The Huckleberry Pack has been feeding on sheep being raised on private forest lands in northern Stevens County.
State decides to kill, not scare, wolves
On patrol to save sheep and wolves
WDF&W biologists tried non-lethal means to keep the wolves away from the 1,800 head sheep herd. But when they found five dead sheep and three injured on August 23, they issued the order to kill up to four wolves in the pack.
The only wolf killed was the female shot from a helicopter by a federal contractor. WDF&W was hoping to keep the breeding pair alive so that if the pack learned to leave the sheep alone, it could rebuild and return to hunting wild animals.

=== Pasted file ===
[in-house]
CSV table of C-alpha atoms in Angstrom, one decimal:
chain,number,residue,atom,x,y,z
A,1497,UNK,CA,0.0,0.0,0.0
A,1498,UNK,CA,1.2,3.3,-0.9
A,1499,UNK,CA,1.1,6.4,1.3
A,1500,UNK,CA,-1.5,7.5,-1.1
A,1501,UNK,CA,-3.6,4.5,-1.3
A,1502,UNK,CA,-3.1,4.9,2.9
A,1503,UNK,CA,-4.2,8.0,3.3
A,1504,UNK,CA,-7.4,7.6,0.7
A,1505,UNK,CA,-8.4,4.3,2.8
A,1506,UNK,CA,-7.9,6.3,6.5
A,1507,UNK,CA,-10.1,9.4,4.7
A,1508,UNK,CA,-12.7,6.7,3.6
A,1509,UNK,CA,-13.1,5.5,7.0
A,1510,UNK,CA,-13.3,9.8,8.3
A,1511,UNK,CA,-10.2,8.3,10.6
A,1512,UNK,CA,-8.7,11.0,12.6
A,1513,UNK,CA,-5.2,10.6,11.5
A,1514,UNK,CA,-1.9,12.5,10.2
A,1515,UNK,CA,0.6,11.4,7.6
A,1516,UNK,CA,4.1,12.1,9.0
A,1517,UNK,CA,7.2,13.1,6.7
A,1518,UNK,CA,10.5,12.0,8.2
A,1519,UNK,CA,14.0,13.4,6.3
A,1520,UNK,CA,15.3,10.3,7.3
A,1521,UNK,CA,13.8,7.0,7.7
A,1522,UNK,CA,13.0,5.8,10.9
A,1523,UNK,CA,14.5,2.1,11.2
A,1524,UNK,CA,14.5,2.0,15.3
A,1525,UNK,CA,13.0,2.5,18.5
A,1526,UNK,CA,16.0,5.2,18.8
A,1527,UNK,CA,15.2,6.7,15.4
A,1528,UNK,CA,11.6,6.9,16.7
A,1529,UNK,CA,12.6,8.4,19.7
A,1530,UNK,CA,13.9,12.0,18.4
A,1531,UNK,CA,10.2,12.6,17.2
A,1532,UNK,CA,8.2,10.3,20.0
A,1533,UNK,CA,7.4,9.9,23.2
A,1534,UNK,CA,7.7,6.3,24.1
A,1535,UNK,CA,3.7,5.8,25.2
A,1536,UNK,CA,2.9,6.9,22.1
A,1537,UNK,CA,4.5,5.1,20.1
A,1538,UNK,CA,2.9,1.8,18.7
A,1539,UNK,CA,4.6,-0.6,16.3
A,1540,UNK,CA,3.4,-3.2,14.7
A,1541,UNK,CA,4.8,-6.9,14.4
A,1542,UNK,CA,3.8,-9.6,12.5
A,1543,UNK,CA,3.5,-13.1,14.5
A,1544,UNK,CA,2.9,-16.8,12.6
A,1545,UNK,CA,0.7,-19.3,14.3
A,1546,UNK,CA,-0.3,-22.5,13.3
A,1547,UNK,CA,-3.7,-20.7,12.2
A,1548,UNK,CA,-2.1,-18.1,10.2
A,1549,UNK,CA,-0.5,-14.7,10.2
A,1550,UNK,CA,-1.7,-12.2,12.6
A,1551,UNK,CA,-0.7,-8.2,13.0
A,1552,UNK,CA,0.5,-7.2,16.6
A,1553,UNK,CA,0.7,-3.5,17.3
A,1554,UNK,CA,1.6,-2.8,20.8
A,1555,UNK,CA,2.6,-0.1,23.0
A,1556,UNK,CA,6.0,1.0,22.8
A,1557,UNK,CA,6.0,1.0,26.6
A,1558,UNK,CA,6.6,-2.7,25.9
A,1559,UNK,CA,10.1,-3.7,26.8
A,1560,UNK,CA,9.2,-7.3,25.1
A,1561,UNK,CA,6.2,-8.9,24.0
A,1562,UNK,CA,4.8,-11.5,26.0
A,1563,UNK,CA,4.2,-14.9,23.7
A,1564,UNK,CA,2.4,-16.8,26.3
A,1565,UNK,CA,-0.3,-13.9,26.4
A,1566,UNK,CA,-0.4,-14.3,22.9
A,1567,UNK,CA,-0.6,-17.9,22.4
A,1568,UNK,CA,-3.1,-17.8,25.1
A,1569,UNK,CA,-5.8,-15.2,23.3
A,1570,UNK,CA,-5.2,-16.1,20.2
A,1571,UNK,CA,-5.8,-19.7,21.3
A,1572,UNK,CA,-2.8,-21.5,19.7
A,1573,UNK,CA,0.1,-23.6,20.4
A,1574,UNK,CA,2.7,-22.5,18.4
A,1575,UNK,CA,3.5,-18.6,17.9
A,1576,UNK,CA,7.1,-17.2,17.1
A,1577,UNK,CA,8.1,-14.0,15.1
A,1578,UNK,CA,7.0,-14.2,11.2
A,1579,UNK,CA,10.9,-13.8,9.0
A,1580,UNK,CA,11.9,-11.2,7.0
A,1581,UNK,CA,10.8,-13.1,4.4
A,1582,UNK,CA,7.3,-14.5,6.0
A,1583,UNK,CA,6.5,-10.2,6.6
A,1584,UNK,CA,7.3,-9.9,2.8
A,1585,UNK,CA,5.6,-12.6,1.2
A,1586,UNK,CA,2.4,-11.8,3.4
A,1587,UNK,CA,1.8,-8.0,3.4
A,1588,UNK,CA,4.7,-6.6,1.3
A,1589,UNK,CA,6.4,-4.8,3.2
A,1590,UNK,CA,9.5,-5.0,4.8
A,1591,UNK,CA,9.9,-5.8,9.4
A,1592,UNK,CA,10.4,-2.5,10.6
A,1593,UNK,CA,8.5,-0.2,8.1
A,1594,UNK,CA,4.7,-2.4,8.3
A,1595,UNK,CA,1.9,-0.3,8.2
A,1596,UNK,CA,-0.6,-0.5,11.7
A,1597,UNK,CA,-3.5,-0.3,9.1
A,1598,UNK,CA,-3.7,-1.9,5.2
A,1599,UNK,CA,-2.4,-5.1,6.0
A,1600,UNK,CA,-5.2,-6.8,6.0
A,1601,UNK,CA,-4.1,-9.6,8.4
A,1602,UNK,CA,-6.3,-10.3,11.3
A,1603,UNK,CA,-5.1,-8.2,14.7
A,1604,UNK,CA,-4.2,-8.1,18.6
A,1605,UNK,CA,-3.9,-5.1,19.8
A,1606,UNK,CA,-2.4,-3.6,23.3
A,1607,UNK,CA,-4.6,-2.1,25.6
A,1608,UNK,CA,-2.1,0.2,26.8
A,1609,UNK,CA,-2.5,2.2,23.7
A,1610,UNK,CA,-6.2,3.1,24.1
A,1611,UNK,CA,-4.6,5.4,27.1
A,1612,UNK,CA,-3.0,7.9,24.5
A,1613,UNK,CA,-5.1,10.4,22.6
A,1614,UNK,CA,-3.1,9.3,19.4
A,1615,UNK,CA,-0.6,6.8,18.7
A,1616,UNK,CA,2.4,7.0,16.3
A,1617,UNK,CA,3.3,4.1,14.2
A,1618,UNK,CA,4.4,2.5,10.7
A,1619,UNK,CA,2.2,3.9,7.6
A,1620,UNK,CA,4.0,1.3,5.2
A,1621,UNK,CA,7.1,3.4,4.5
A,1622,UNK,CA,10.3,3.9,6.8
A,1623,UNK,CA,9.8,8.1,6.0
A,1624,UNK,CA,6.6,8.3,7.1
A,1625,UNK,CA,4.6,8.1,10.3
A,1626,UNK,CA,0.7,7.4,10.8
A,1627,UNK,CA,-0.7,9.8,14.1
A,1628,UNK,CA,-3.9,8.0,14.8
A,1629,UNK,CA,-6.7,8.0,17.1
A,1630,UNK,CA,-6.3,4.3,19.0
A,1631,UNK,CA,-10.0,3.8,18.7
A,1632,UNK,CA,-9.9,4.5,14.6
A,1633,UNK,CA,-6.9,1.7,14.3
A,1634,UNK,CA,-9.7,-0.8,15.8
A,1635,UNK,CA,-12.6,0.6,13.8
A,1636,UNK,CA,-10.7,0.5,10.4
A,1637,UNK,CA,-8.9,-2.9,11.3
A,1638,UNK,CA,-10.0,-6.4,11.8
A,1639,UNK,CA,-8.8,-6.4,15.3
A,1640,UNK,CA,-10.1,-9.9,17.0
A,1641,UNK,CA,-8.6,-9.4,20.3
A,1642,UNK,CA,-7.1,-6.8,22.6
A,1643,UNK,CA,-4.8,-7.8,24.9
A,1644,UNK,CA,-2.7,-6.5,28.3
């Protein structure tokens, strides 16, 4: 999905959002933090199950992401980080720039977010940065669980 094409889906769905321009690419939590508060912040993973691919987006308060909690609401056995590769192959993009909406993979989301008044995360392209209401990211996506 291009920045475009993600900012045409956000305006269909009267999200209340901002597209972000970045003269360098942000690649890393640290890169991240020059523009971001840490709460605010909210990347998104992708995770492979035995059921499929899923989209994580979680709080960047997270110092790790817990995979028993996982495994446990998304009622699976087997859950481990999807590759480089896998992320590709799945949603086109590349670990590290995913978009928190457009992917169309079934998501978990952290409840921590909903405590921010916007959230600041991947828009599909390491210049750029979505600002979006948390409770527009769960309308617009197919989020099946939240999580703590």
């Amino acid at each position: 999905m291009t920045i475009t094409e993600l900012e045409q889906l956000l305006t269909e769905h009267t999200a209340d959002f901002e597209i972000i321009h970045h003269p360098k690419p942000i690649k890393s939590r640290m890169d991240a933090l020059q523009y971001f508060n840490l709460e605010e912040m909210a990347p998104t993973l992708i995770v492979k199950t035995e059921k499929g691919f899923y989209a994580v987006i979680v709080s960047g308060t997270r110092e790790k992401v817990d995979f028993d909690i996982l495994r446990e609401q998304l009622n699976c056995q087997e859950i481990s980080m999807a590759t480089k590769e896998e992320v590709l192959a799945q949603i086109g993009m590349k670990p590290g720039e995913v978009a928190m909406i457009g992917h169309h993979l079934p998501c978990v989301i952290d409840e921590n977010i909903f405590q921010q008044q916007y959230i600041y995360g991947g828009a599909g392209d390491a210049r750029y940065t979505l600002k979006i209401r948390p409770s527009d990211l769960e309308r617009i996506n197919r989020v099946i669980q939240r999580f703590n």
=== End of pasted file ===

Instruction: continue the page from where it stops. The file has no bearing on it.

Fish & Wildlife hunting wolves that killed sheep
Rancher moves sheep away from wolf pack
"Obviously, this is an unfortunate development and one we hoped to avoid," said Nate Pamplin, WDF&W's Assistant Wildlife Program Director. "We provided direction for individuals involved in aerial removals or trapping/euthanasia to try to remove smaller bodied animals." He added the alpha wolf weighed 66 pounds and was 3 years old. Pamplin said they couldn't determine it was the alpha female from the air.
Biologists say losing the alpha female harms the survival of a wolf pack, but other females in the pack may fill that role.